The charm as a hidden ingredient by Tosakanori

"A scent with a lot of information like flowers"

Navigator: Shui Ishizaka

Shui Ishizaka

Shui Ishizaka, born in Melbourne, raised in Sydney. Winner of the Australian U30 culinary competition "Appetite For Excellence Young Chef of the Year," he took charge of culinary development as sous chef at Tokyo’s INUA restaurant, a two-Michelin-star winner in 2018.

Experimenting in Sea Vegetable’s test kitchen, he has uncovered the previously unknown taste profiles of more than 100 varieties of seaweed.He has also been participating in menu development for this spring’s "Noma Kyoto" pop-up.

My first encounter with Tosakanori was marked by its distinct scent, which stood out the most among with other varieties of red seaweed. Tosakanori evoked a sensation akin to sniffing flowers, with a wealth of information contained within its fragrance, much like stepping into a florist's shop.

The unique aroma of Tosakanori makes it an exciting ingredient for us culinary developers, as it easily imparts its character to dishes. But finding the right balance is crucial; too much prominence can overwhelm, while too little diminishes its essence.

One notable characteristic of red seaweed, distinct from brown and green varieties, is its ability to dissolve upon heating. However, Tosakanori lacks the gelatinous texture typical of other red seaweeds like agar.

Additionally, the perception of its aroma varies with temperature, with its fragrance more pronounced in chilled dishes. Hence, I found Tosakanori particularly suited for cold appetizers rather than heated preparations.

Experimentation led me to discover the most delicious pairing for Tosakanori: acidity. Not only does it complement the seaweed's flavor profile, but it also induces fascinating changes in color and texture.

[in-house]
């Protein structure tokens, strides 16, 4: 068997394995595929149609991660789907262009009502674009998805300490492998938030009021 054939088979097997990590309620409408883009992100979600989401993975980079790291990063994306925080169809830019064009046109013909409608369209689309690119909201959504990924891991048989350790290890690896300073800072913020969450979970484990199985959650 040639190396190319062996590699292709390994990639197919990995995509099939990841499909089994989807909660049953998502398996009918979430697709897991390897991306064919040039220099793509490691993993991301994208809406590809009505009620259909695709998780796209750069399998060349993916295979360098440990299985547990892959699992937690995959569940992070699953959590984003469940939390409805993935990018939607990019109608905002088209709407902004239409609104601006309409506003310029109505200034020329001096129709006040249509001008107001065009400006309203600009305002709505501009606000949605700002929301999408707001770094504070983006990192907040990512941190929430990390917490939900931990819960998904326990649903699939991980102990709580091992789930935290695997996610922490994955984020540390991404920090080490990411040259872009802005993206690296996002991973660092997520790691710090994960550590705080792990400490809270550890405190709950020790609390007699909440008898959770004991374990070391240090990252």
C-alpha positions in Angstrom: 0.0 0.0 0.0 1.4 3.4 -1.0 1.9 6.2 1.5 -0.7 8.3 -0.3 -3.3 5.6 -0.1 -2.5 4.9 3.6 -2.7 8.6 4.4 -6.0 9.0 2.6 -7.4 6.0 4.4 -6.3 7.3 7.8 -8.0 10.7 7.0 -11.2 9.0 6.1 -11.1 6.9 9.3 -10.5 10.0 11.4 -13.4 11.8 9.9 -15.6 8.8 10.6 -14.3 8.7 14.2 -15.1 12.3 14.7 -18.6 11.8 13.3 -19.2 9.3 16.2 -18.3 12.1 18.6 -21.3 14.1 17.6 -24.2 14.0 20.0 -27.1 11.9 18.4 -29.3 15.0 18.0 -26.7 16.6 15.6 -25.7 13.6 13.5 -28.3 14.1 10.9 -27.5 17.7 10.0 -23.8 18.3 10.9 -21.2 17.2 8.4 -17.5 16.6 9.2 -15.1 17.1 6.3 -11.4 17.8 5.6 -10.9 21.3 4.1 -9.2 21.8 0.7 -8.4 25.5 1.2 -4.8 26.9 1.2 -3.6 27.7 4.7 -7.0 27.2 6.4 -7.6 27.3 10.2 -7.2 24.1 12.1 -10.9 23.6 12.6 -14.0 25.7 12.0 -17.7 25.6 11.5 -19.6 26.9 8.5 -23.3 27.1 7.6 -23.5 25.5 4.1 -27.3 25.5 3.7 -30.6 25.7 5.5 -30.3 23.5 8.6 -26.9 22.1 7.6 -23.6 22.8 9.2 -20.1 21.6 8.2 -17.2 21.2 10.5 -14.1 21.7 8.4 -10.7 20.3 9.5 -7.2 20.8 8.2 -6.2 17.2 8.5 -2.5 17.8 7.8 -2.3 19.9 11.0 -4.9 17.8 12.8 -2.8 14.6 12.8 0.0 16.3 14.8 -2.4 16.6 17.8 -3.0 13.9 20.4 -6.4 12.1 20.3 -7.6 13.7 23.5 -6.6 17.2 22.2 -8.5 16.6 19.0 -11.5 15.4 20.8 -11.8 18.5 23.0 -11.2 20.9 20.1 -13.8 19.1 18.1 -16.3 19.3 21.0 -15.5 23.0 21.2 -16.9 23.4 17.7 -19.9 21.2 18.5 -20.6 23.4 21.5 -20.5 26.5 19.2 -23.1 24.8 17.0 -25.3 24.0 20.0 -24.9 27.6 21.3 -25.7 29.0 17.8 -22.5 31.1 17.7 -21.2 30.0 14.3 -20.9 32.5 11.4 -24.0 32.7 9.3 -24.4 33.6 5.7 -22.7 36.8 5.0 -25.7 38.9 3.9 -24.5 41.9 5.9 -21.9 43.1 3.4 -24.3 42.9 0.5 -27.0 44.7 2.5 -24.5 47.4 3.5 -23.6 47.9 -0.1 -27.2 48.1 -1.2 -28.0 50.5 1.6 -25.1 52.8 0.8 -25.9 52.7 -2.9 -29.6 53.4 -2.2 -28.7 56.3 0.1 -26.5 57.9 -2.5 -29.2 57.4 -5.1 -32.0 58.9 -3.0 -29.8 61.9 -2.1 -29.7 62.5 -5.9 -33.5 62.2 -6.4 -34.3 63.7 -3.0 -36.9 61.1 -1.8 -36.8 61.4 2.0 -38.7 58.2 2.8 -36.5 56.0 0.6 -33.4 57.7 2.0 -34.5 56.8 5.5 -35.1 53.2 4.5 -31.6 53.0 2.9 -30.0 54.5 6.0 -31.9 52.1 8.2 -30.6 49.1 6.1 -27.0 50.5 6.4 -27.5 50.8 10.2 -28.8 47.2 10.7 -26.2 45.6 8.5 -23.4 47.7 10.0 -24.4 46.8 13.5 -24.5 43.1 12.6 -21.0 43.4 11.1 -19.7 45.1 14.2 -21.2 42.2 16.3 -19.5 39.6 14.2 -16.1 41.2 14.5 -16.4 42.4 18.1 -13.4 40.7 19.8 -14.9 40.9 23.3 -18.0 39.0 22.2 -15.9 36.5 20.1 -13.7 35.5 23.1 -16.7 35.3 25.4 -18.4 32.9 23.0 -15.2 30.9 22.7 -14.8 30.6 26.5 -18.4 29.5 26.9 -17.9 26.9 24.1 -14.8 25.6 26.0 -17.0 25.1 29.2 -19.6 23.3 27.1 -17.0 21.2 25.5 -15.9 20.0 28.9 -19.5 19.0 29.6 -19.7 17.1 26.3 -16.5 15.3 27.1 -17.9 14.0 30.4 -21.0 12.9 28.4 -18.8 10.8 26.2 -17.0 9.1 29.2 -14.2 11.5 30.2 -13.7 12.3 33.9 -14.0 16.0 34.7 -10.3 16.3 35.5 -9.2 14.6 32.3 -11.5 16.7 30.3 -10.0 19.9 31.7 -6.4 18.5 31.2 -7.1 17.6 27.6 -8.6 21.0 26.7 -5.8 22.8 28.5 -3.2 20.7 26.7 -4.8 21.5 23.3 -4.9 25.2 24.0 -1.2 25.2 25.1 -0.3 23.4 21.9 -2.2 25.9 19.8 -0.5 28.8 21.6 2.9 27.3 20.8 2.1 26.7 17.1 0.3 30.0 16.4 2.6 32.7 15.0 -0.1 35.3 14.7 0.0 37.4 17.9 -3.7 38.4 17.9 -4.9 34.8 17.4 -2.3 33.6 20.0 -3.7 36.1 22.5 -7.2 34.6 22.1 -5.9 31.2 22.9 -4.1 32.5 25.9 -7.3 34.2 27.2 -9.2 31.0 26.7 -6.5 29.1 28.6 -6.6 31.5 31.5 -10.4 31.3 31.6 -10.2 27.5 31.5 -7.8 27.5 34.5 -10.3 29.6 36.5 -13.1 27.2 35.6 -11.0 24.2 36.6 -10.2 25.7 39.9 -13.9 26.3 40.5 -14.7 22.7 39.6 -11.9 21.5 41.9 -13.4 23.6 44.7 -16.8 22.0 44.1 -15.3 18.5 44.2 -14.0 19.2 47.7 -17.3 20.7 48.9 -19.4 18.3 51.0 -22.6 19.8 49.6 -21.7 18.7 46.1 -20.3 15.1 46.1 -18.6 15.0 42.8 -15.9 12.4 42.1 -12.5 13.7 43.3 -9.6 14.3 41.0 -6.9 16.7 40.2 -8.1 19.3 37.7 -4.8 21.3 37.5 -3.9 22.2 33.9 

Strong acids transform its hue from red to purple, while simultaneously tightening its texture, resulting in a fine, crispy sensation reminiscent of vegetables.

Salads, in particular, serve as an ideal canvas for Tosakanori's versatility. The acidity inherent in salad dressings interacts harmoniously with Tosakanori, elevating it to the status of a primary ingredient. Its robust aroma withstands bold flavor profiles, enriching the overall salad experience.

Tosakanori pairs well with various acidic ingredients, ranging from vinegar to citrus fruits. For instance, combining Tosakanori with tomatoes and balsamic vinegar yields a delightful fusion of flavors.

Alternatively, the addition of berries, such as strawberries or blueberries, introduces a sweet-tart balance.

Pairing it with kimchi offers a tantalizing blend of acidity, aroma, and spiciness, creating a harmonious fusion of flavors.

Moreover, Tosakanori's affinity for red ingredients opens up endless possibilities with vibrat hue. Combining it with Habanori, asparagus, or wild vegetables creates visually striking and flavorful dishes.

When faced with unfamiliar ingredients like Tosakanori, I often draw parallels with familiar ones to unlock its culinary exploration.

Exploring commonalities in fragrance, shape, size, and taste among various ingredients, I discovered that color often serves as the simplest indicator of compatibility. Given the spectrum of red, green, and brown seaweeds, there exists a plethora of ingredients that share similar hues.

For example, if pairing Tosakanori with tomatoes proves successful, I might then experiment with basil, another ingredient that complements tomatoes. If the combination falls short, it suggests that Tosakanori lacks certain qualities present in tomatoes, guiding further experimentation.

By repeatedly experimenting with different ingredients and cooking techniques, new culinary horizons unfold, expanding the repertoire of dishes that can be created using seaweed. This particular Tosakanori, when salted, becomes exceptionally mild and rounded, making it a user-friendly ingredient even for everyone.

Exploring the myriad possibilities of pairing Tosakanori with various ingredients is undoubtedly an exciting endeavor for anyone encountering it for the first time

Exploring the Charm of Tosakanori Seaweed / Navigator: Shui Ishizaka

The feature of Tosakanori is "fragrance with a lot of information like flowers."The first thing I felt was a unique scent. Among the red algae I ate later, the scent is particularly strong.The most delicious thing about trying various dishes was to match the sourness to the tusakanori. Not only is it compatible, but it changes color and texture ...It is definitely interesting to try out what is suitable for the first time you meet.